Henry F. DeBardeleben

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Henry F. Debardeleben in a 1920 engraving

Henry Fairchild DeBardeleben (born July 22, 1840 at Dutch Bend, Autauga County; died December 6, 1910) was an industrialist and developer. He has been called the "King of the Southern Iron World", and was the founder of the city of Bessemer.

DeBardeleben was the son of Henry DeBardeleben and his second wife, the former Mary Anne Fairchild, who owned a farm near Prattville in Montgomery County. His father died when Henry was 10 and he and his mother moved to the city of Montgomery, where he took a job working as an apprentice baker in a grocery store. At the age of 16 he moved to Prattville to became a ward of industrialist Daniel Pratt, a family friend. He lived in Pratt's mansion and worked as a foreman in his lumber yards and cotton gin factory.

Like Pratt, Debardeleben was opposed to secession. However, once Alabama withdrew from the Union in April 1861, DeBardeleben joined the Prattville Dragoons as an ensign and commissary officer and went to Pensacola, Florida for training. The following February the unit was deployed in Chattanooga, Tennessee and was engaged in the Battle of Shiloh, and later at Corinth, Mississippi. By the beginning of 1863, DeBardeleben had resigned from the army, eloped with Pratt's daughter Ellen, and returned to his father-in-law's machine shops.

After the end of the Civil War Pratt partnered with DeBardeleben to purchase controlling interest in the Red Mountain Iron & Coal Company. DeBardeleben moved to the Birmingham District to serve general manager of what they renamed the "Eureka Mining & Transportation Company". Together they rebuilt the Oxmoor Furnace near Birmingham. Pratt died in 1873 and DeBardeleben inherited the company, but the Panic of 1873 forced him to shut down the furnace.

In 1877 DeBardeleben joined with Truman Aldrich and James Sloss to found the Pratt Coal & Coke Company, incorporated in January 1878, which developed the Pratt seam of coking coal west of Birmingham. A year later DeBardeleben began construction, with T. T. Hillman, of the Alice furnaces, named after his oldest daughter. DeBardeleben and his partners sold the Pratt company to Enoch Ensley in 1881. Fearing the onset of tuberculosis, DeBardeleben moved to dryer country in Laredo, Texas and then across the border to Mexico, where he raised sheep. His symptoms subsided and he returned to Alabama the following year.

DeBardeleben partnered with Kentucky attorney William Underwood to construct a new Mary Pratt Furnace in 1883. After another brief move to Texas during a relapse of his symptoms, he and South Carolina banker David Roberts raised $2 million in capital in 1886 for the DeBardeleben Coal & Iron Company. The new company purchased over 150,000 acres of mineral lands in the Birmingham District, making it the largest industrial concern in the South. Among the companies acquired by DeBardeleben Coal & Iron were the old Eureka Mining & Transportation Company, and the Henry Ellen Coal Company.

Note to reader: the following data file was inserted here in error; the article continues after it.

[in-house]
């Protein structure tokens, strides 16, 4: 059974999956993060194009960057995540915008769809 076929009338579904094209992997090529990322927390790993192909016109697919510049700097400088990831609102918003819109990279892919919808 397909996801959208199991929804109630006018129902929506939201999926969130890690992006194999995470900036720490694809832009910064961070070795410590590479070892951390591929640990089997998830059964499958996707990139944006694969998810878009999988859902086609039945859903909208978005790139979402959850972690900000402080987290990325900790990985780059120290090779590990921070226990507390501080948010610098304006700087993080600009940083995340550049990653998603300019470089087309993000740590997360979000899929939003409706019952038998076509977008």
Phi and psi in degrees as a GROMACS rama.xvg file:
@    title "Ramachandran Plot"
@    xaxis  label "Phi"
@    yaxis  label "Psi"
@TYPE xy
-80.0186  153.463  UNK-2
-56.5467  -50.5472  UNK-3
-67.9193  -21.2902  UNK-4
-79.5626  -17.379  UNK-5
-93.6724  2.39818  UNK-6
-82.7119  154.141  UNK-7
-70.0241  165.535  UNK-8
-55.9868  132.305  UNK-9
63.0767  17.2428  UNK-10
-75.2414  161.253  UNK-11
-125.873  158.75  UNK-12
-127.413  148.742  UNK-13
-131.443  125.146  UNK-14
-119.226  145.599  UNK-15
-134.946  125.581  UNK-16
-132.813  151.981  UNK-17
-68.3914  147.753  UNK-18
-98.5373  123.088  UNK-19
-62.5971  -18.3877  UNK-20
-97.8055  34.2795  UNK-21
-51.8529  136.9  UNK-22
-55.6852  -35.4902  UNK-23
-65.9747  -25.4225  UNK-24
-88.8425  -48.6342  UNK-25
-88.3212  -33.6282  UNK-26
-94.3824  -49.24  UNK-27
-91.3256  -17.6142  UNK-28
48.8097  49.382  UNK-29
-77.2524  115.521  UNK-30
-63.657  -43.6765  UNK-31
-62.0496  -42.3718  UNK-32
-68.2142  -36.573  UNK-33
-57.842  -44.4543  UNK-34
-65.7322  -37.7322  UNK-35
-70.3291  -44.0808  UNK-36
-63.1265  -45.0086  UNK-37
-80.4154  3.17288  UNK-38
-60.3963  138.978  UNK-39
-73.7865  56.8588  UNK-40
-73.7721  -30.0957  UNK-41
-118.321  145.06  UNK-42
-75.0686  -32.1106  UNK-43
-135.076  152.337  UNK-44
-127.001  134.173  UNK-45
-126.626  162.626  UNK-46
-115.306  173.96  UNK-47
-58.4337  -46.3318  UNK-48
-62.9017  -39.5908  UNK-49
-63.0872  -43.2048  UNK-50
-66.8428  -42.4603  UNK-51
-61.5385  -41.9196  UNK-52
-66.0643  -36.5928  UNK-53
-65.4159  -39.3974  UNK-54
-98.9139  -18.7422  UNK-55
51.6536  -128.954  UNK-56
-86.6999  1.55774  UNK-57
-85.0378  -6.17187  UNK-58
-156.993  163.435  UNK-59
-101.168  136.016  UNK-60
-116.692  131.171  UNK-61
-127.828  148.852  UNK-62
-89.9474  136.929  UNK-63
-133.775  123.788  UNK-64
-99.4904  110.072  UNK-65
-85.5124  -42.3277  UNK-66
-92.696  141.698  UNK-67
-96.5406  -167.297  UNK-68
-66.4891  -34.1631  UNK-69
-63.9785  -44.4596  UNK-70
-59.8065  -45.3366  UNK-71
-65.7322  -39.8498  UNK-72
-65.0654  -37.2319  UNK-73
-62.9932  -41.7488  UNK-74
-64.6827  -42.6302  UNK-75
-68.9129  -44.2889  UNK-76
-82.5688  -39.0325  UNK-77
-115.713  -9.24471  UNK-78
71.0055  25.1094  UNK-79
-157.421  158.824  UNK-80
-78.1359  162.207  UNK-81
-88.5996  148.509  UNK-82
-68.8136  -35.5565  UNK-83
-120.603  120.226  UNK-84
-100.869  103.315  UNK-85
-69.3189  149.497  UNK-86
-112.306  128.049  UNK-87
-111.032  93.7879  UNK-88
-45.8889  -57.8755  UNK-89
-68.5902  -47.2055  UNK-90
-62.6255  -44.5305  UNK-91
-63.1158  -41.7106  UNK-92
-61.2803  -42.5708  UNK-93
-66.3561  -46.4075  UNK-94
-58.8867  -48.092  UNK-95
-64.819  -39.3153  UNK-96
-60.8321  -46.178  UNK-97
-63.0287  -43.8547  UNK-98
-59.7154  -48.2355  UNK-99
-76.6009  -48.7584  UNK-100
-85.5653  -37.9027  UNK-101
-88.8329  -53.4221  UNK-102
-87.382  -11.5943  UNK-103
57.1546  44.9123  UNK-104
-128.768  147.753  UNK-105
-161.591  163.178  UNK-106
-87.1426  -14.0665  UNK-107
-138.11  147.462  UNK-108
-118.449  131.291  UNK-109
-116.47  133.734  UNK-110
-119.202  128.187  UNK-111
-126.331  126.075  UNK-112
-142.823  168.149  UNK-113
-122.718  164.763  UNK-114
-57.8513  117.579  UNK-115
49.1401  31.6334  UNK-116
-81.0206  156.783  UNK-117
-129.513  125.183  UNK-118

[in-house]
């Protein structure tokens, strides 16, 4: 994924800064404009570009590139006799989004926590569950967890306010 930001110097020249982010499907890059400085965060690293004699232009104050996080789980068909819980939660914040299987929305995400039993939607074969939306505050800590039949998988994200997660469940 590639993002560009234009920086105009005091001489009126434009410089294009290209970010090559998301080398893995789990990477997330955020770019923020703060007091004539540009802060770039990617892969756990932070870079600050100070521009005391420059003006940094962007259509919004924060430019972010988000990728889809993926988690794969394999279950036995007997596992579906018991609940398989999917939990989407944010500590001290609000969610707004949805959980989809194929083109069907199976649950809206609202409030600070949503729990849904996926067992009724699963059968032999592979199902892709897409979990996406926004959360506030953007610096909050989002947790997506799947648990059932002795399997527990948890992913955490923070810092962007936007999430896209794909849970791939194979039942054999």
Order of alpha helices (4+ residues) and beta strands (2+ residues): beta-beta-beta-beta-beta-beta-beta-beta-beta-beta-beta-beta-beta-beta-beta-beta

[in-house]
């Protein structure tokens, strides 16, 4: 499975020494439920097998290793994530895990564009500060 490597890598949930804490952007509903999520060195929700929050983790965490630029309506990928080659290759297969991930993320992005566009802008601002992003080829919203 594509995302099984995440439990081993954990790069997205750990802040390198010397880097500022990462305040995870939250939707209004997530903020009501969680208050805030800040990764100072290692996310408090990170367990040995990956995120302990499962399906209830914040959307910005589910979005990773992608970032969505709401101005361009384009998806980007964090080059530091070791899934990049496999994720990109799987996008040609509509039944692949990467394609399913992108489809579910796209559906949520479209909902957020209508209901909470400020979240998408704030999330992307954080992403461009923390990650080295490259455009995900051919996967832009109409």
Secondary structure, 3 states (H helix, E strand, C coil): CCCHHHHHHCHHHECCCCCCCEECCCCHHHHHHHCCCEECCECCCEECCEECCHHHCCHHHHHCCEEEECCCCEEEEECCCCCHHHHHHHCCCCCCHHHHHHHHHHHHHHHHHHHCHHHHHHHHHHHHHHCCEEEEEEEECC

On a 4,040-acre parcel southwest of Birmingham, around the community of Brooklyn, DeBardeleben platted out and developed the city of Bessemer, which he named for Henry Bessemer, the British inventor of an improved process for making steel. He intended for the new venture to surpass Birmingham as the center for steel-making in the District.

DeBardeleben's Bessemer Land & Improvement Company occupied an ornate two-story brick building at the center of the new city and the first lots were sold on April 12, 1887. Rapid investment and growth in the area earned Bessemer the nickname of "Marvel City".

In 1892 DeBardeleben sold his industrial concerns, then valued at over $13 million, to the Tennessee Coal, Iron & Railroad Company and was made a vice-president. He made a failed attempt to assume control of the company through a stock manipulation scheme, losing most of his assets in the process. He was forced out of the company during the Panic of 1893. Ellen died in 1894 while her husband was engaged in efforts to break the Great Strike of 1894.

The aging DeBardeleben was not finished with industrial development, nor with marriage. He wedded Katherine McCrossin in 1898. His Alabama Fuel & Iron Company, founded with his sons Henry and Charles, began coal mining at Margaret in St Clair County and the Acton Basin in present-day Hoover beginning in 1906. He also held an interest in the Birmingham Rolling Mills and Birmingham National Bank.

DeBardeleben died in 1910 and is buried at Oak Hill Cemetery. He and his first wife, Ellen, had seven children: Alice, Mary, Jenny, Henry Ticknor, Charles, Arthur, Julia and Samuel.


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